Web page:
Saturday, September 7, 2013

Tjapukai by Margot Justes


Tjapukai is an Aboriginal Cultural Park. A short 15 minute ride from Cairns, puts you right in the old world culture brilliantly revived, and it seems to be alive and doing well.

It is a contained park with planned activities, and I thought it was a terrific introduction to the Aboriginal culture and folk art.  

There was a didgeridoo concert, the haunting mellow sound resonated in the theatre, along with traditional dancing performed by the Tjapukai Dance Troupe. The didgeridoo requires a lot of air power, but the sound that comes out of the instrument resonates around you like an echo. Powerful, still and evocative.

The dance movements were mesmerizing, you quickly got caught up in the story they were telling. Tales of hunting, spiritualism, survival and pride; an insight into the culture through music and dance. The perfect introduction to a civilization  that was totally foreign to me. It was ideal, because it brought the past to life not just through a lecture, but through art, music and dance, and it was interactive

There were boomerang throwing lessons, along with spear throwing, it’s not as easy as it looks. If thrown correctly, the boomerang will return to you, but you must make the attempt to catch it. It will not magically appear in your hand, although the return flight was fascinating to watch.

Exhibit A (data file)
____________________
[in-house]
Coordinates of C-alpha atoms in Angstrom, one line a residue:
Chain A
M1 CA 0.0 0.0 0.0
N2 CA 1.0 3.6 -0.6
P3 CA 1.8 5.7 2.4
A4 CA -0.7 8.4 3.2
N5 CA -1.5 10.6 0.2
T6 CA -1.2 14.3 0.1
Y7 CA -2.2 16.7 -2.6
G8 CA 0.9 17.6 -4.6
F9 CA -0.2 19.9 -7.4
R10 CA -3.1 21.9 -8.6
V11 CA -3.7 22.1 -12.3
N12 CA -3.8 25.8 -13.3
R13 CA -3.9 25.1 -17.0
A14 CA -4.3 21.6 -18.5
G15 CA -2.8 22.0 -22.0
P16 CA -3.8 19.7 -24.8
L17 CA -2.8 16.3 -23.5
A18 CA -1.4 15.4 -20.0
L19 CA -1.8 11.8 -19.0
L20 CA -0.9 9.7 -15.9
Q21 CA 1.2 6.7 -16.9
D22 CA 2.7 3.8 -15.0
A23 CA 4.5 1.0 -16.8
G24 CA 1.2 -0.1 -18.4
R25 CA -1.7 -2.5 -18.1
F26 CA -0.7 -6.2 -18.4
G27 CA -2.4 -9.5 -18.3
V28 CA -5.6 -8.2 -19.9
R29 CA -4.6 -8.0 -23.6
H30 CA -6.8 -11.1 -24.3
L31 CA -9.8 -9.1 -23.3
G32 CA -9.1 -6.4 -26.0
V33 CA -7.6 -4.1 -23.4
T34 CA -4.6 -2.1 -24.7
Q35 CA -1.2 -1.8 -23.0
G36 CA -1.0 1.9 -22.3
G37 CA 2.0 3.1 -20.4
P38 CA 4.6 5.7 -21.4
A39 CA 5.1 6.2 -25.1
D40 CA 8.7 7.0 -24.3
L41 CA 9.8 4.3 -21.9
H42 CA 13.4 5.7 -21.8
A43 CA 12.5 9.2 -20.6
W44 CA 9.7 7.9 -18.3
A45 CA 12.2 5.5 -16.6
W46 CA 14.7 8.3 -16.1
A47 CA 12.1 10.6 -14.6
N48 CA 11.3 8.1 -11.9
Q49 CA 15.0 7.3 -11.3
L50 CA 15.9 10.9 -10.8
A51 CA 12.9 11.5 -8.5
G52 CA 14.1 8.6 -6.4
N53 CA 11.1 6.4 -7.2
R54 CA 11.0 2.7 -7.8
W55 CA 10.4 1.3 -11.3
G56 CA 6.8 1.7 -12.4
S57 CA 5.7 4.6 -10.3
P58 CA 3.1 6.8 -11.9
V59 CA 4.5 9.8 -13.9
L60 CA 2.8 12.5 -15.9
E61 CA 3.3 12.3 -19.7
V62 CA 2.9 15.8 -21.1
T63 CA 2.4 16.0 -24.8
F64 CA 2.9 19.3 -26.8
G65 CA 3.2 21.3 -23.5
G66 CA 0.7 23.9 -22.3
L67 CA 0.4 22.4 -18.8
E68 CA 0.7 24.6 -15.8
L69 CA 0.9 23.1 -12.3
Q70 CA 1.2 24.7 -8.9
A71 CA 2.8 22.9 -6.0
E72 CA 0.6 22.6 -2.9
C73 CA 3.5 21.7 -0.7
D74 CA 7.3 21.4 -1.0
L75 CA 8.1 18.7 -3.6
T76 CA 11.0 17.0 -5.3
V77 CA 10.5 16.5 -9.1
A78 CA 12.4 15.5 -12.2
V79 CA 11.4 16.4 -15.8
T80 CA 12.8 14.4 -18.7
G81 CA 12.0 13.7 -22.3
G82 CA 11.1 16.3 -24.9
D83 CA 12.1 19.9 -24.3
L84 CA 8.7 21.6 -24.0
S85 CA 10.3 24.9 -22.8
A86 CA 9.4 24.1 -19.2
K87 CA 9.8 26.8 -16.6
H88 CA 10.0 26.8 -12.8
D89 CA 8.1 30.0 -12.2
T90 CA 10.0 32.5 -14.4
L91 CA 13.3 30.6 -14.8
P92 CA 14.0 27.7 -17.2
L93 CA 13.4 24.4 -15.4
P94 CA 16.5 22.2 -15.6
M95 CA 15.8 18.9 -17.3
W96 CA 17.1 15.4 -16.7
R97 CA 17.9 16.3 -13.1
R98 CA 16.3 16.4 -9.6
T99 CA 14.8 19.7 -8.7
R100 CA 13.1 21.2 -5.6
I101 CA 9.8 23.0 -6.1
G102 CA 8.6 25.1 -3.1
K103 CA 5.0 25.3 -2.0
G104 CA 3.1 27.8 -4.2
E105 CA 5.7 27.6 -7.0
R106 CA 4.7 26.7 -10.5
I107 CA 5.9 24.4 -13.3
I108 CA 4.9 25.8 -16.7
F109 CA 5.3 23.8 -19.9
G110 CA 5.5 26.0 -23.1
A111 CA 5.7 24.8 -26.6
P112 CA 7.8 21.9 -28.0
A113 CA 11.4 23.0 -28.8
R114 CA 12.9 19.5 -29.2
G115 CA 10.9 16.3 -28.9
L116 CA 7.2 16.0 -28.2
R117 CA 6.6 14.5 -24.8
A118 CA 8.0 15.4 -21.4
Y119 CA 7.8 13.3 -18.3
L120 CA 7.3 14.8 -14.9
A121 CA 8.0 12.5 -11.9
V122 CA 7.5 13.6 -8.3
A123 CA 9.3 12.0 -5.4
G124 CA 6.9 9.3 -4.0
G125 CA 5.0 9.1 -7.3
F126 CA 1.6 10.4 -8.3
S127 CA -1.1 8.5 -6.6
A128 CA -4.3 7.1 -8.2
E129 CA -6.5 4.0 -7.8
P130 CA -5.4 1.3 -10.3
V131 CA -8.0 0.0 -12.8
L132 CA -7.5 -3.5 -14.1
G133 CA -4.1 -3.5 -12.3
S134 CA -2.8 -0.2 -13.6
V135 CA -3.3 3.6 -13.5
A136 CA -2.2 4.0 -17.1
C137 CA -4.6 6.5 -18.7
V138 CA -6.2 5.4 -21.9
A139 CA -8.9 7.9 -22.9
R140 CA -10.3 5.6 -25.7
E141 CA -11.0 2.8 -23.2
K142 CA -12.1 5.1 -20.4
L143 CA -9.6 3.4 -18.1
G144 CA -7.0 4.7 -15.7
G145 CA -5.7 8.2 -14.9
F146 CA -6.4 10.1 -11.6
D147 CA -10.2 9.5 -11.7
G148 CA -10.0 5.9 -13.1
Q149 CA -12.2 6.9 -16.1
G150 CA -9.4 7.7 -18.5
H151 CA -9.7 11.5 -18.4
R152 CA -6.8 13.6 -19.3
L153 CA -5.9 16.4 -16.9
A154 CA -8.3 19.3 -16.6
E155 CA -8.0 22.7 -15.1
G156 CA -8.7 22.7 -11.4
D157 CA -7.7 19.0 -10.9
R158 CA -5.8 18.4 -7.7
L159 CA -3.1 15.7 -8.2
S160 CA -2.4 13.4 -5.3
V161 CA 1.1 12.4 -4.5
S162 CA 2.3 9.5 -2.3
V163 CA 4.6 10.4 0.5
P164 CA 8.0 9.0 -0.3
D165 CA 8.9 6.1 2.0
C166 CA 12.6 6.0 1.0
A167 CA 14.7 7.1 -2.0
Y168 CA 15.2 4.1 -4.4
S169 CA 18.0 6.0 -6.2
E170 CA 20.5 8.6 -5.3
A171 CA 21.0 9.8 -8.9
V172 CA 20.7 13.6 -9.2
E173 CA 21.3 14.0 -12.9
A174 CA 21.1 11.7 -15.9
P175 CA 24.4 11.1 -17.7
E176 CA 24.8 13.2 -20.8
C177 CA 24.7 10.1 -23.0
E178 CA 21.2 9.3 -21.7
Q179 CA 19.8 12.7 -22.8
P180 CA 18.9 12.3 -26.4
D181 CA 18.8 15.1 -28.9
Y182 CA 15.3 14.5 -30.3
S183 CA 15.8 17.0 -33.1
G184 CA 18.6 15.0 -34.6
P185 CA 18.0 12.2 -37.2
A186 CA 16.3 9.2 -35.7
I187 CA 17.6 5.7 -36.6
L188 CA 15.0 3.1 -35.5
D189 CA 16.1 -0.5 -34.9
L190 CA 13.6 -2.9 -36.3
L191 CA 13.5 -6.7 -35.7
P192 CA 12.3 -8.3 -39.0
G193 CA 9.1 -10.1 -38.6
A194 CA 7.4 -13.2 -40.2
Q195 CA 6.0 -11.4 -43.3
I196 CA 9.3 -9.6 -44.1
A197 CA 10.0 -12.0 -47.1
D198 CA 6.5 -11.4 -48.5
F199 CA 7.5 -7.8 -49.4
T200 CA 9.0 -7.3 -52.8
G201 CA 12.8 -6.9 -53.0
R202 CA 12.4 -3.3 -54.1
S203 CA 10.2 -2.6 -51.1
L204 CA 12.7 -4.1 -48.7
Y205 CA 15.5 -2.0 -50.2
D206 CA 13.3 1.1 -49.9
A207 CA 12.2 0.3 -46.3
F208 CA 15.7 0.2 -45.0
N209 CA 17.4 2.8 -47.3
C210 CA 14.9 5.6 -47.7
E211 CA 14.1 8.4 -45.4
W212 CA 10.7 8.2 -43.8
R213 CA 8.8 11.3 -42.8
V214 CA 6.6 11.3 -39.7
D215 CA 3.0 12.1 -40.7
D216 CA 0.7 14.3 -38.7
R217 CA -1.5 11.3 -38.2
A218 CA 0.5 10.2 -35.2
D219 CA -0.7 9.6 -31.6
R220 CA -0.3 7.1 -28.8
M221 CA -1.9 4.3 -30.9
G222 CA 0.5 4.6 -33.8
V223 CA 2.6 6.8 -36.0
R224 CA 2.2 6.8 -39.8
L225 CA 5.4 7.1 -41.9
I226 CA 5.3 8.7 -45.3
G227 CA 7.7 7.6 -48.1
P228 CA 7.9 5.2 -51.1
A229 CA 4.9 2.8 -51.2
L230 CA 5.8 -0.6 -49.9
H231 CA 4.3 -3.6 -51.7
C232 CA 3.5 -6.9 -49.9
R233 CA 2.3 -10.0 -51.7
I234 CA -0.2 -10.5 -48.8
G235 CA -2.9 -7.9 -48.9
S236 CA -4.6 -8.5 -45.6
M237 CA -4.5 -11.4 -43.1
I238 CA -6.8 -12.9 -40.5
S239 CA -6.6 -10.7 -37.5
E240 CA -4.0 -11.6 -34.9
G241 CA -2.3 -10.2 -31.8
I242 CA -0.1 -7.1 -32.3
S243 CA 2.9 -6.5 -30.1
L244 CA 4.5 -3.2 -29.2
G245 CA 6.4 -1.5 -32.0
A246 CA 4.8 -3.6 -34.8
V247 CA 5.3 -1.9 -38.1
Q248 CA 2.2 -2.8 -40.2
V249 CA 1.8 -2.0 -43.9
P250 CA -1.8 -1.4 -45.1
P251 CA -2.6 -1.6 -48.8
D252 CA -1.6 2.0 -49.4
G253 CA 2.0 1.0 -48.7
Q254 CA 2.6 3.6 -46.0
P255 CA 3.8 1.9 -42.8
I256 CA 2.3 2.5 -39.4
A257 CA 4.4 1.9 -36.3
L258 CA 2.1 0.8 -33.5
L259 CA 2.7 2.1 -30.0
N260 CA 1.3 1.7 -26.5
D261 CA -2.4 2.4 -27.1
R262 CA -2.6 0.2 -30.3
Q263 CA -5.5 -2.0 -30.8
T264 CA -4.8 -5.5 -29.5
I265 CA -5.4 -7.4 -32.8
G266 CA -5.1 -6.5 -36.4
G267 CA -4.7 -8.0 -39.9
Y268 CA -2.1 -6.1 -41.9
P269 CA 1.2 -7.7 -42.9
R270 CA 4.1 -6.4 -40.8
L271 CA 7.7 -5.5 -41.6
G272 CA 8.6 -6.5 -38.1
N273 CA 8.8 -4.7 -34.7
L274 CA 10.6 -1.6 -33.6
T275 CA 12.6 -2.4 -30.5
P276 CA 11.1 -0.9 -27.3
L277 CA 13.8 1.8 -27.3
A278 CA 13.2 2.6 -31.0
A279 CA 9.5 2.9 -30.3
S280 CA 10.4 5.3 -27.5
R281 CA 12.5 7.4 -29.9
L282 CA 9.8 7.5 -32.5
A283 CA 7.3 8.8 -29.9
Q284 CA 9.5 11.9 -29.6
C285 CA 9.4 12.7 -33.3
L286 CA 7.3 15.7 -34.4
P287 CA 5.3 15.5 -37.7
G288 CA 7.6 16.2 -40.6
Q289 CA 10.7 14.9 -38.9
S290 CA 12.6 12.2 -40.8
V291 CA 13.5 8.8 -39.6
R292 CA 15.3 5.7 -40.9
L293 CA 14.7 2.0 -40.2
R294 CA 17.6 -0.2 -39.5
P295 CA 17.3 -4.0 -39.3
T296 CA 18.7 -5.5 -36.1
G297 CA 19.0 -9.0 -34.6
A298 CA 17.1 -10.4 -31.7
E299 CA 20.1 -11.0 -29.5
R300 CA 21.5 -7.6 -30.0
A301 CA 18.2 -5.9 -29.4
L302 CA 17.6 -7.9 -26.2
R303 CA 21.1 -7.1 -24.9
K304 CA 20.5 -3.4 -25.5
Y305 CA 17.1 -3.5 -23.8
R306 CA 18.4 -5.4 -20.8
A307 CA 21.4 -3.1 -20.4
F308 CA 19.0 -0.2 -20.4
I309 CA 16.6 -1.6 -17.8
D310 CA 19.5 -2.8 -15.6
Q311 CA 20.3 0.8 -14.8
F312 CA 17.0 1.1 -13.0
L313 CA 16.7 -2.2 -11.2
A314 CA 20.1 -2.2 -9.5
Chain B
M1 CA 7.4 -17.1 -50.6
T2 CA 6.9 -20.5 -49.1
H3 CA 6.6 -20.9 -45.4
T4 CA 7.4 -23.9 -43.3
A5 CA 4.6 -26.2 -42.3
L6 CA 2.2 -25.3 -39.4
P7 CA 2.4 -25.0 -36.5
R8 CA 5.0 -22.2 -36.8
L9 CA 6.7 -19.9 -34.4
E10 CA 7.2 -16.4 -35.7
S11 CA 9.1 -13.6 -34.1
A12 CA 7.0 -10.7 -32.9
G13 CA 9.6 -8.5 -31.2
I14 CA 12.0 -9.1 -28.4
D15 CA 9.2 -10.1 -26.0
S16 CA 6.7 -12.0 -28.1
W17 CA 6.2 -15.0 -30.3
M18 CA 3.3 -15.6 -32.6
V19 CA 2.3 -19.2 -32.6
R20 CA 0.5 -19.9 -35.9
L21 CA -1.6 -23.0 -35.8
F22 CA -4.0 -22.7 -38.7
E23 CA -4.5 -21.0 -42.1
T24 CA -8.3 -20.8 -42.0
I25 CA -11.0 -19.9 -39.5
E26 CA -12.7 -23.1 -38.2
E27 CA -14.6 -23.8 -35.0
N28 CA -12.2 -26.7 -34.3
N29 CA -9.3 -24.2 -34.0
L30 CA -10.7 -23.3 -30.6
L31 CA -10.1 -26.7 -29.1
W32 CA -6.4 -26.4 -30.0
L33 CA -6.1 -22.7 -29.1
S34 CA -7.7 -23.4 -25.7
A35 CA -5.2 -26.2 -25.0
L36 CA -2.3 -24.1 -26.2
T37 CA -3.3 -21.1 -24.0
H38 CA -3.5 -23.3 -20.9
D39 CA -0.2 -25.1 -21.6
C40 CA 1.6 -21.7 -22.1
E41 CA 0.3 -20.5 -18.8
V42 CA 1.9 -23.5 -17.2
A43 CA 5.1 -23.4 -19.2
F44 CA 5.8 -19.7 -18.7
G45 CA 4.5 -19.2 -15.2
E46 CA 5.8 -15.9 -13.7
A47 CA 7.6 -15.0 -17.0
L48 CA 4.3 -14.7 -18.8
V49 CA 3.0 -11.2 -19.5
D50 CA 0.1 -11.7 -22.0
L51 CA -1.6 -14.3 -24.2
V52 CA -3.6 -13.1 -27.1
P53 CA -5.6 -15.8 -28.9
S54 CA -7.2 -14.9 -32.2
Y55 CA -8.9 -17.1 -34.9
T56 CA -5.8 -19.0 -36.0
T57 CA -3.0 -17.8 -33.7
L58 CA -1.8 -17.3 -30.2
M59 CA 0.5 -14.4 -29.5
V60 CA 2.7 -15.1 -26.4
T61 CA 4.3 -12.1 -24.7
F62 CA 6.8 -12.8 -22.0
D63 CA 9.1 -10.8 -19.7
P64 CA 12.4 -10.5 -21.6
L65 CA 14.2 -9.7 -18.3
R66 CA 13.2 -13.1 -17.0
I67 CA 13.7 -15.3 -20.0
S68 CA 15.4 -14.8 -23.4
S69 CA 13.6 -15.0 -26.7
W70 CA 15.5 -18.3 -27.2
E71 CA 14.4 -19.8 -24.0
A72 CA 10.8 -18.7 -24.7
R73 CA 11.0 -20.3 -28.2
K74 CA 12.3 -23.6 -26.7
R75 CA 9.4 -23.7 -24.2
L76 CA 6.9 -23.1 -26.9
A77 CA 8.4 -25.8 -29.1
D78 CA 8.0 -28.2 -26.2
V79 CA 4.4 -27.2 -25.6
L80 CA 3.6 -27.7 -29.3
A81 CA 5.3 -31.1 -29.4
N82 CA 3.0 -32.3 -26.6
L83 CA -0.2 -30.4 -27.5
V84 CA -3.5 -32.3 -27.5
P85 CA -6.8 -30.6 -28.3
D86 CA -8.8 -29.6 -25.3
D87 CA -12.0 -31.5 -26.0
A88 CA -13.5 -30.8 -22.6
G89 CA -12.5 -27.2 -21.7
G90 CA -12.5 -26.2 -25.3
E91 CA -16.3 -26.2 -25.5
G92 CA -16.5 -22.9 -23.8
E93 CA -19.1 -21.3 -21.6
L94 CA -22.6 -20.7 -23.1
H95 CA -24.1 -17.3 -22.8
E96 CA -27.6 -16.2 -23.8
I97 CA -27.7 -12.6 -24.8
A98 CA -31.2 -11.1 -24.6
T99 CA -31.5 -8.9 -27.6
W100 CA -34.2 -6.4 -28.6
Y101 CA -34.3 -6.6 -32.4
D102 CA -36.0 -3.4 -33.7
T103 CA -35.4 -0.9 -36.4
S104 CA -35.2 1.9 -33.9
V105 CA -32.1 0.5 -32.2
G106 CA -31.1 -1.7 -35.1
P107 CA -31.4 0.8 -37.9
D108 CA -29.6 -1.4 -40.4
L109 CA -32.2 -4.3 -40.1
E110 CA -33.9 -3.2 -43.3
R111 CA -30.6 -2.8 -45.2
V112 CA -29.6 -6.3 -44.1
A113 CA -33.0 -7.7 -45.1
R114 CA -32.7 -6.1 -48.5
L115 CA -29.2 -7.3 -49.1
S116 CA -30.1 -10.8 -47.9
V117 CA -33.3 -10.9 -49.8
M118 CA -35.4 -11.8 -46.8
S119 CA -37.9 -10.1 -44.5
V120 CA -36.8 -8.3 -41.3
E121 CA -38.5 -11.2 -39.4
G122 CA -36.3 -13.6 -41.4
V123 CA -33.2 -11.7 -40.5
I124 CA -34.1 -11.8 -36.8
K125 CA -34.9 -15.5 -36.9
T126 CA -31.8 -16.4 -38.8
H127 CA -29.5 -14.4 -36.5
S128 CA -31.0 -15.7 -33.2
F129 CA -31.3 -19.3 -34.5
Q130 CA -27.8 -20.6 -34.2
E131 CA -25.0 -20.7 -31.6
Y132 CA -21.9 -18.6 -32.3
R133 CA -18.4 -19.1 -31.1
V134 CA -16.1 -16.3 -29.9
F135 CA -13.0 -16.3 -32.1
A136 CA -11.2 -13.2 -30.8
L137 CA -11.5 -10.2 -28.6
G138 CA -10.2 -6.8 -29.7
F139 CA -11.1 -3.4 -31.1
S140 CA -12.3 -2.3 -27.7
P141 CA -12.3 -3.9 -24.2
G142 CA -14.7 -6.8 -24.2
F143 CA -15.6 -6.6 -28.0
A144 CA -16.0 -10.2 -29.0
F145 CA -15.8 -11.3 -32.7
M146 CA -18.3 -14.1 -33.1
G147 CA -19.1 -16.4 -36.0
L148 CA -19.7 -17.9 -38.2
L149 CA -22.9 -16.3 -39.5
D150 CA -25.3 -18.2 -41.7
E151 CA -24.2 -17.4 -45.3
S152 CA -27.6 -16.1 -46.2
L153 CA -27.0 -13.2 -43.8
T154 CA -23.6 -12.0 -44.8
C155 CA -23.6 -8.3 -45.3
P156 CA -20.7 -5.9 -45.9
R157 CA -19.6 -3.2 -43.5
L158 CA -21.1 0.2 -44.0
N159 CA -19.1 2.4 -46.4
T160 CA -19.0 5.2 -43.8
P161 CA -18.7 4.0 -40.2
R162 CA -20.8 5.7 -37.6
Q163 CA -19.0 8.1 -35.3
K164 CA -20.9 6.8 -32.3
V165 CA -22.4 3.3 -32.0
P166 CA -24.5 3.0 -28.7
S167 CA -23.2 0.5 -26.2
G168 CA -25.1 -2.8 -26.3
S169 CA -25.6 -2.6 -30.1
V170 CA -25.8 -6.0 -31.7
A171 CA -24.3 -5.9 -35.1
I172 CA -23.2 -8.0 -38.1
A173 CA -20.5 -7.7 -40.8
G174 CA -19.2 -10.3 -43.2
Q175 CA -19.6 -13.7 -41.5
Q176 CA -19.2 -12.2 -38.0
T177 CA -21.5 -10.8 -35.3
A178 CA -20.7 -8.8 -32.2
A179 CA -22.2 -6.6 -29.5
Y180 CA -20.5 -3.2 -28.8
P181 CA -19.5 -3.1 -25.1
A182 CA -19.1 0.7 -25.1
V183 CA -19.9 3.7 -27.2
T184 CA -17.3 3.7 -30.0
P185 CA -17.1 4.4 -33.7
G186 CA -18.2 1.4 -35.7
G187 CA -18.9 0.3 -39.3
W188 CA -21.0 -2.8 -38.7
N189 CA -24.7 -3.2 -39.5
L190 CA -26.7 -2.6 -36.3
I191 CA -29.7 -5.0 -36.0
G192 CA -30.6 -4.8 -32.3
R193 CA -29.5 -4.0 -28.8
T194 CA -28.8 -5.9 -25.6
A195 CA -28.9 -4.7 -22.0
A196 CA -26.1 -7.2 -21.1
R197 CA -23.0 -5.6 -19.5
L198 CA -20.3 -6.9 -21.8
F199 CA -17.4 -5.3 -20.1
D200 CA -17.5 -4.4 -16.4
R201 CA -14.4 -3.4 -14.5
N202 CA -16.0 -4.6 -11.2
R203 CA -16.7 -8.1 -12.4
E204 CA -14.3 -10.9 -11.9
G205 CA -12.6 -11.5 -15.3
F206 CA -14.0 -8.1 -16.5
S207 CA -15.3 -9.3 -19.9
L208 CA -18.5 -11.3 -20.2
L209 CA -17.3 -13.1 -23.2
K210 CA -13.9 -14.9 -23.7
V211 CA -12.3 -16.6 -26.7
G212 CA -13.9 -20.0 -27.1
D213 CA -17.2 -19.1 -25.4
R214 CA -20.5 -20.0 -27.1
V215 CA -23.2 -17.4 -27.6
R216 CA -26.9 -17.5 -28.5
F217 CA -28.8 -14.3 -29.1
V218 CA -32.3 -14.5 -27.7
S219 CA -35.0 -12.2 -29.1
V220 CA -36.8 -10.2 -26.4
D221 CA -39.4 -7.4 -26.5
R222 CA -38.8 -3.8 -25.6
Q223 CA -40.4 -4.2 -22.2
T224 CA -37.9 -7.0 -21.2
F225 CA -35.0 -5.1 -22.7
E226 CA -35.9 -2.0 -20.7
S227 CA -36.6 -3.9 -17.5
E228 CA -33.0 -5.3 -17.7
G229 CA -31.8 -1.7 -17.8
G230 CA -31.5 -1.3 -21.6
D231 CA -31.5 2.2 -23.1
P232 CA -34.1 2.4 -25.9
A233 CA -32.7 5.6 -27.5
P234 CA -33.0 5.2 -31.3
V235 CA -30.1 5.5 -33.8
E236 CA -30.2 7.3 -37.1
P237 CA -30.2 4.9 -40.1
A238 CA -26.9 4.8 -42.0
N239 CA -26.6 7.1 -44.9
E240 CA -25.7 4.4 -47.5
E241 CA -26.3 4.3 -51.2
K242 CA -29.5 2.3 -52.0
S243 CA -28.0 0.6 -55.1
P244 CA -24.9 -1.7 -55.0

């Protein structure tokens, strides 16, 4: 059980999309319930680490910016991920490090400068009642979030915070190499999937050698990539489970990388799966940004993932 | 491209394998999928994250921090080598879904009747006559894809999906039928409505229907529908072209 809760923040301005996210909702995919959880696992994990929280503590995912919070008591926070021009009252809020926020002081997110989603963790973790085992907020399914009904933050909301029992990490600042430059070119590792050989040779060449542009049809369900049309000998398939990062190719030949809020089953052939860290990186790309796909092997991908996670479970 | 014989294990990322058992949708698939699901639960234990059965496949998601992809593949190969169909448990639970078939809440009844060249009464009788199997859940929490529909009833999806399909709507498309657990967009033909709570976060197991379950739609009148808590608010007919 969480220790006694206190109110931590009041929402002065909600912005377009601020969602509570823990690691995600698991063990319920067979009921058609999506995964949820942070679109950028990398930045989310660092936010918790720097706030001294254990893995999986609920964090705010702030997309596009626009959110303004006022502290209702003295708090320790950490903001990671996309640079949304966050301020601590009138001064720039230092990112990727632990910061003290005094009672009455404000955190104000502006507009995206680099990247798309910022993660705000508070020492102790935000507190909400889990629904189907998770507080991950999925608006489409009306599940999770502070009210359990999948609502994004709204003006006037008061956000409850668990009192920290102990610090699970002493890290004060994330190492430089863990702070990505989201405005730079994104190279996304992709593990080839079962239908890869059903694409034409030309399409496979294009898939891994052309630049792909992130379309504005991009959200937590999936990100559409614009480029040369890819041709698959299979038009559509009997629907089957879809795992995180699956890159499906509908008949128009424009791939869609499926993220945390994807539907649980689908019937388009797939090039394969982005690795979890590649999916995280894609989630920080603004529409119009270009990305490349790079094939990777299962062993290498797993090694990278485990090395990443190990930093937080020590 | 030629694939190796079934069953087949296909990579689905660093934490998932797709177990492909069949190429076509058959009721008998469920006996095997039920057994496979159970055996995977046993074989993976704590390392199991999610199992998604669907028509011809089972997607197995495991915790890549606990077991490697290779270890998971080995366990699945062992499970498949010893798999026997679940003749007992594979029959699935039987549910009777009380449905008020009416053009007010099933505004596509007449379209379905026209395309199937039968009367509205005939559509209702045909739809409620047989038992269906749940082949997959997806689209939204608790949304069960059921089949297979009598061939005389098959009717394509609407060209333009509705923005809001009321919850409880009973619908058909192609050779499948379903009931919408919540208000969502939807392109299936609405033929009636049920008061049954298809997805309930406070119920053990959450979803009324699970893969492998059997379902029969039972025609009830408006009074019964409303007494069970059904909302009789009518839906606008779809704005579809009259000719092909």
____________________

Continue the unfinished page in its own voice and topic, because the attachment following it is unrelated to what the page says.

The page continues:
There were lessons about hunting tools and weapons that were used some 40,000 years ago by the Aboriginal people. It was an amazing insight into an ancient society.

The park is intimate, well organized, and first and foremost educational. A rare glimpse of what once was, an inspiration to keep the old culture alive for future generation. A tiny spark that shows awareness of what once was.

More next week.

Margot  Justes
A Hotel in Paris
A Hotel in Bath
Hearts & Daggers
Hot Crimes Cool Chicks
coming end of September Blood Art


Morgan Mandel said...

Very exotic and unique!
Morgan Mandel

Debra St. John said...

We made mini didgeridoos in school once using paper towel tubes...not exactly the same things, but it was a fun project after we read an Australian folk tale. :)

Your pictures are amazing, Margot. How many total did you take while you were there?

Margot Justes said...

Glad you're enjoying the blogs.
Did the kiddies attempt to play them? I think I have over 800 in Cairns alone, and probably the same in Sydney.